One of the border Democratic members of the U.S. House, Vicente Gonzalez (D, TX-15) proposed a similar legislation in the middle of September, which calls for 3 “safe zones” to be set up in Mexico, plus 1 in Guatemala.

The bill, known as H.R. 8823, the Safe Zones Act of 2022 can be viewed here.

Reading the Gonzalez legislation, which will likely go nowhere so close to the end of the congressional term, contains components from the new defunct Remain in Mexico policy.

Plus, remember, migrants from Venezuela, as I said in my call last month, cannot be deported and cannot be sent to Mexico.  They must be processed through the asylum laws in the federal courts as required by law.

El Paso is unique not only with the transportation of migrants to sanctuary cities but also to me, personally, as nearly my entire family lived in El Paso, and both my parents and siblings were all born there.

One of my first cousins, once removed, was Dr. Arthur L. Campa, and one of his books published nearly 60 years ago included my family’s chronicles, including the record of my great grandfather, whose translated name I use professionally, Juan López, became the first member of my family to own property in Texas.

López was born in 1835 in Rosales, in the state of Chihuahua, Mexico, and came to what would become part of the United States in the 1840s.

In the family chronicles, my namesake Great Grandfather López, after coming to the United States and becoming a mayordomo (trail boss) on the Santa Fe Trail, is best told by Dr. Campa himself:

“El ranchito de la Ysleta, as the family came to call their small farm, had been bought by the head of the family shortly after the Civil War, not because he was anxious to own the property, but because it was a condition laid down by his future bride before she would agree to marry him.  Don Juan López, a member of a well-known family in Chihuahua, had been struck with wanderlust when he was a young boy and had gone to live with a Santa Fe trader in Kansas City, where he had remained until he attained his majority.  Like many young men in search of adventure in the West at that time, he joined the Santa Fe trade and in a few years became mayordomo of one of the outfits operated by Tolland and Ochoa.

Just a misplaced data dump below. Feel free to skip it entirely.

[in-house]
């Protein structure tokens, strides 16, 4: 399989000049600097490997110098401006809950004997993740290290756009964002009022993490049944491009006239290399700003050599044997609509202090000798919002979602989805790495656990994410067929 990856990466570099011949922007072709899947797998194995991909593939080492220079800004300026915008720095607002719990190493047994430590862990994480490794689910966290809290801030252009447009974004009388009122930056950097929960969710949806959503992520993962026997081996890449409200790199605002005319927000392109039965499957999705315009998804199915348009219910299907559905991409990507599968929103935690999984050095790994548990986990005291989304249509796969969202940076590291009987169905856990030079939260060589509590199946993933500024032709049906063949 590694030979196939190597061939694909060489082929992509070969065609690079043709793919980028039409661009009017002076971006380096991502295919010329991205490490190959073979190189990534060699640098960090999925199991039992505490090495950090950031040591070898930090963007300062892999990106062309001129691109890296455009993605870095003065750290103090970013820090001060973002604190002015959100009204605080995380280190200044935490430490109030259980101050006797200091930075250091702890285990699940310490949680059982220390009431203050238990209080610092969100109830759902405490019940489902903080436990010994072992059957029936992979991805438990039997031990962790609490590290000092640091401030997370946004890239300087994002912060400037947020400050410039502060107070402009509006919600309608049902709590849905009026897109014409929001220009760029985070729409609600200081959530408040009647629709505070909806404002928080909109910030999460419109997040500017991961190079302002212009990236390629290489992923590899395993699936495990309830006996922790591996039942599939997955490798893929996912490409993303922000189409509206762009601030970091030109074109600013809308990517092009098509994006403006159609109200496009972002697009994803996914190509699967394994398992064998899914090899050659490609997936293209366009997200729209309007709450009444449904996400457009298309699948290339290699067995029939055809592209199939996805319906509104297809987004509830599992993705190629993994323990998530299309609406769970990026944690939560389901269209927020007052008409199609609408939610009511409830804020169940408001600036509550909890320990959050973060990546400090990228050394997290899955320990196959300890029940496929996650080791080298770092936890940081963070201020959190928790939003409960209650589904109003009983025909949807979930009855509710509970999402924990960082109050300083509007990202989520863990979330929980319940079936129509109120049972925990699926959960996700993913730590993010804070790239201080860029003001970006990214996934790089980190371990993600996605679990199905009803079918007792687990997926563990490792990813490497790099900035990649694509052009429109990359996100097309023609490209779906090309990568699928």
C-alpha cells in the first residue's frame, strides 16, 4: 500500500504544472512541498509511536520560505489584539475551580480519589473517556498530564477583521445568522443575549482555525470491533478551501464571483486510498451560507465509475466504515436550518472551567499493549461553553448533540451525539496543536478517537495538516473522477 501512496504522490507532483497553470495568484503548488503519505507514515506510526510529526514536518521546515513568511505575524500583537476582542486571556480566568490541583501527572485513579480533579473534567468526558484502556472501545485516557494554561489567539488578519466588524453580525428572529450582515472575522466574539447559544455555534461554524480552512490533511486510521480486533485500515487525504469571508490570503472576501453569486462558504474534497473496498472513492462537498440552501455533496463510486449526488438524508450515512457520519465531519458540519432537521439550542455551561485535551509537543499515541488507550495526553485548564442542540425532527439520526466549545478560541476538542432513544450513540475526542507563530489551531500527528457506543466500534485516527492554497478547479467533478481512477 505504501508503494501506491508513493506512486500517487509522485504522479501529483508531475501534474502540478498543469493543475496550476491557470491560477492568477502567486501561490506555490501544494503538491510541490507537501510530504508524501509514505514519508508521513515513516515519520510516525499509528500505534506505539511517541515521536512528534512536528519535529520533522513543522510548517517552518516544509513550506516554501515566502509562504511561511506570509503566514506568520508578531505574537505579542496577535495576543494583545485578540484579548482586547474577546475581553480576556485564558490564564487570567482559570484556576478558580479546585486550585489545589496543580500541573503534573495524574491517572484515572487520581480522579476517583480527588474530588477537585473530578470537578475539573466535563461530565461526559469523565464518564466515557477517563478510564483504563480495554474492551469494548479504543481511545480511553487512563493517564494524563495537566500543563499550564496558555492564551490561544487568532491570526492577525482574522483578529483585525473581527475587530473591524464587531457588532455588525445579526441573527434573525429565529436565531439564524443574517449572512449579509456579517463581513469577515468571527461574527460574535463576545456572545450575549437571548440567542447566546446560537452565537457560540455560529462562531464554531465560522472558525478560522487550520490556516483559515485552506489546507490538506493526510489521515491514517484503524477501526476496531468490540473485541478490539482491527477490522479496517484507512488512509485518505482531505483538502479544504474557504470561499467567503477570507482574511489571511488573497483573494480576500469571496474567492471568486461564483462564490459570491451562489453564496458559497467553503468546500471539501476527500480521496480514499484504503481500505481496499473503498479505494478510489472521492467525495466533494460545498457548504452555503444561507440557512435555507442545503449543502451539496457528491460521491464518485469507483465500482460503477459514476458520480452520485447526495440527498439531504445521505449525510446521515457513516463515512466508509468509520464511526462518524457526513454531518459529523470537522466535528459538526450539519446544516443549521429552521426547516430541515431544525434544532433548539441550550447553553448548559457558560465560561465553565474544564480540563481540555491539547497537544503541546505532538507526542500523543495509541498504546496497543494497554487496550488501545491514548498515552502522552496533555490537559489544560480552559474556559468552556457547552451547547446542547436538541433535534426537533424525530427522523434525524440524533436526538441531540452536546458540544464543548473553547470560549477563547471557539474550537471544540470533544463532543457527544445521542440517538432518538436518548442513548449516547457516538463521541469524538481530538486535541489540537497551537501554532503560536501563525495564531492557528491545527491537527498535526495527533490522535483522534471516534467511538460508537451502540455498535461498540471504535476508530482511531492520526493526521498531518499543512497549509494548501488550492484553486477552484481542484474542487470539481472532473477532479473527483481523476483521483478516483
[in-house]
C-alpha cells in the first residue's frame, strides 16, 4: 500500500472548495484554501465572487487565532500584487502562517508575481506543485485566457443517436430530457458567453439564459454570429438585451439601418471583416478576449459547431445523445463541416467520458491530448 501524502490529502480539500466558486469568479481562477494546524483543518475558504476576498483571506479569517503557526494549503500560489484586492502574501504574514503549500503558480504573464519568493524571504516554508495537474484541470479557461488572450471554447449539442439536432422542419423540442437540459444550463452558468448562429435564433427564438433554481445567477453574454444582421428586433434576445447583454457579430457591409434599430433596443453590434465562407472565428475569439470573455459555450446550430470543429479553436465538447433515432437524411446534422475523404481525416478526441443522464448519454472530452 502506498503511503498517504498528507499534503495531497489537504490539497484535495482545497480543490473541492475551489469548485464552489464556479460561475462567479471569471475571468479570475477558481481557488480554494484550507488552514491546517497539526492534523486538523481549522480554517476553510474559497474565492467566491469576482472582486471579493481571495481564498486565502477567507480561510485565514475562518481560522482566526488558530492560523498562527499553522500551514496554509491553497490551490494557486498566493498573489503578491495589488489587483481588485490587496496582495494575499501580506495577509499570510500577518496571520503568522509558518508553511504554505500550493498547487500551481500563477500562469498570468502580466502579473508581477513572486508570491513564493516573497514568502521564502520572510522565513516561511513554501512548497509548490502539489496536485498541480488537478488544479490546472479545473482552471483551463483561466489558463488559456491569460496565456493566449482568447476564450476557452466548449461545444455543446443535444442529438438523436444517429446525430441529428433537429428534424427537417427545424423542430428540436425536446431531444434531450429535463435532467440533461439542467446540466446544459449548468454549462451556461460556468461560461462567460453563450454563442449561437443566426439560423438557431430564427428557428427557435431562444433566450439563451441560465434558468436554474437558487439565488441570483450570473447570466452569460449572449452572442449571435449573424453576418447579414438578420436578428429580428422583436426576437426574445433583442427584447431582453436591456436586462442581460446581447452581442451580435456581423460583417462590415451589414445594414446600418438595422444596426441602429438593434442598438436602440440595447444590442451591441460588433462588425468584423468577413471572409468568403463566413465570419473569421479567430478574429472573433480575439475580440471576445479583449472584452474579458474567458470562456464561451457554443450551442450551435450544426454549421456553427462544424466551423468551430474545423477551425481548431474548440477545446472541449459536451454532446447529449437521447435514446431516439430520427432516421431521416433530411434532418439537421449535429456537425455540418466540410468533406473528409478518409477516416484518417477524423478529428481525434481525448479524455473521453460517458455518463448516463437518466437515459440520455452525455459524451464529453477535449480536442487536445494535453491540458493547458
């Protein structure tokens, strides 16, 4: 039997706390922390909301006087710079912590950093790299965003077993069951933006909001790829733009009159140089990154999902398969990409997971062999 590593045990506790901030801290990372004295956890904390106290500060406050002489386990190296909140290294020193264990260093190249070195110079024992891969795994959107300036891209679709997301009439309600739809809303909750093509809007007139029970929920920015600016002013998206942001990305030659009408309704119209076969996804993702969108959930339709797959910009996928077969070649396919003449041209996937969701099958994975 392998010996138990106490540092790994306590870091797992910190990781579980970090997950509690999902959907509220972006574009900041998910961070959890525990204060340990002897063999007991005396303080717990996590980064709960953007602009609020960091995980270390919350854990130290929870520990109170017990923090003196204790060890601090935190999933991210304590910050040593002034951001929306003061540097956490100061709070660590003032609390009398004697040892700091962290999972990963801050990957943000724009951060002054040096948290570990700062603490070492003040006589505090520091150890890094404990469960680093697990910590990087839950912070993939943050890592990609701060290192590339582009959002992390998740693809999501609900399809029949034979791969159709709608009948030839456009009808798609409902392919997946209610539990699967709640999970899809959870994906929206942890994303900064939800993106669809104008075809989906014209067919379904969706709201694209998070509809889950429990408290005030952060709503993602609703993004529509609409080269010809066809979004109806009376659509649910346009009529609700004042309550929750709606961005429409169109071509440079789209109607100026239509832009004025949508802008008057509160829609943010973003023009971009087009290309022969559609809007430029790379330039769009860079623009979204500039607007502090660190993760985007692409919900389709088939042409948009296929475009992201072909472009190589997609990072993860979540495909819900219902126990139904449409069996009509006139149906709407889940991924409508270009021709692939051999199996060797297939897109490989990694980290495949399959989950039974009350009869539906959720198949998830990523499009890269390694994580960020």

“On one of his trips to New Mexico in the early [18] sixties, Don Juan met Doña Martina De la O, the belle of the village of Doña Ana, and reputedly the best polka dancer in the Mesilla Valley.  She was a first generation descendant of the De la O family, which in 1829 had been granted by the Mexican government a strip of land twenty-two miles along the [Rio Grande] river from Doña Ana south to Tortugas below the present city of Las Cruces.  Don Juan left the Santa Fe trade for awhile to remain in the Mesilla Valley as a United States marshal, and also to pursue his interest in the young girl; but she would not agree to wed him until he settled down with a house and some property to his name.

“Juan López, like many pioneers of that day, was strong-willed and reluctant to give up the freedom he had grown up with, but Martina’s charms outweighed his objections and eventually led him to buy a piece of property by the Rio Grande, about sixty miles southeast of Doña Ana…”

From Treasures of the Sangre de Cristos: Tales and Traditions of the Spanish Southwest by Arthur L. Campa, 1963

Ysleta is now part of the City of El Paso, and thinking how the city where most of my family came to this country legally is overrun by a border crisis man made, I can respect the El Paso City Council’s actions to send the migrants out of El Paso, and to places where they will await their asylum hearings.

In the words of Dr. Campa:

“El Paso is unique, neither Mexican, nor Texan, nor New Mexican, and yet it is all three…So the old city nestled in the farthest corner of Texas remains the crucible of three cultures, Spanish, Anglo, and Indian, a mixture of the races that developed and today inhabit the New World.”

Maybe the November 8 mid-term elections will provide more clarity to give legislative direction to the Biden Administration to solve the southern border crisis, and bring order to the man made chaos.

John Lopez has written about policy and elections through the McHenry County Blog since 2019 through July 2021.  He is now semi-retired, and does freelance work with analytics, as well as political candidates, emphasizing policy as the means to advance the conservative message, by engaging through policy “dog fighting”, applying discernment for winning and advancing God’s Kingdom agenda.

John’s known for getting past the talking points, the narratives, the abstracts, the platitudes and the bromides in order to discuss policy and apply Scripture to overcome unholy divisions in the local community, our state, and nation.  John has been married for over 17 years.

Follow John on Twitter: @MarcVAvelar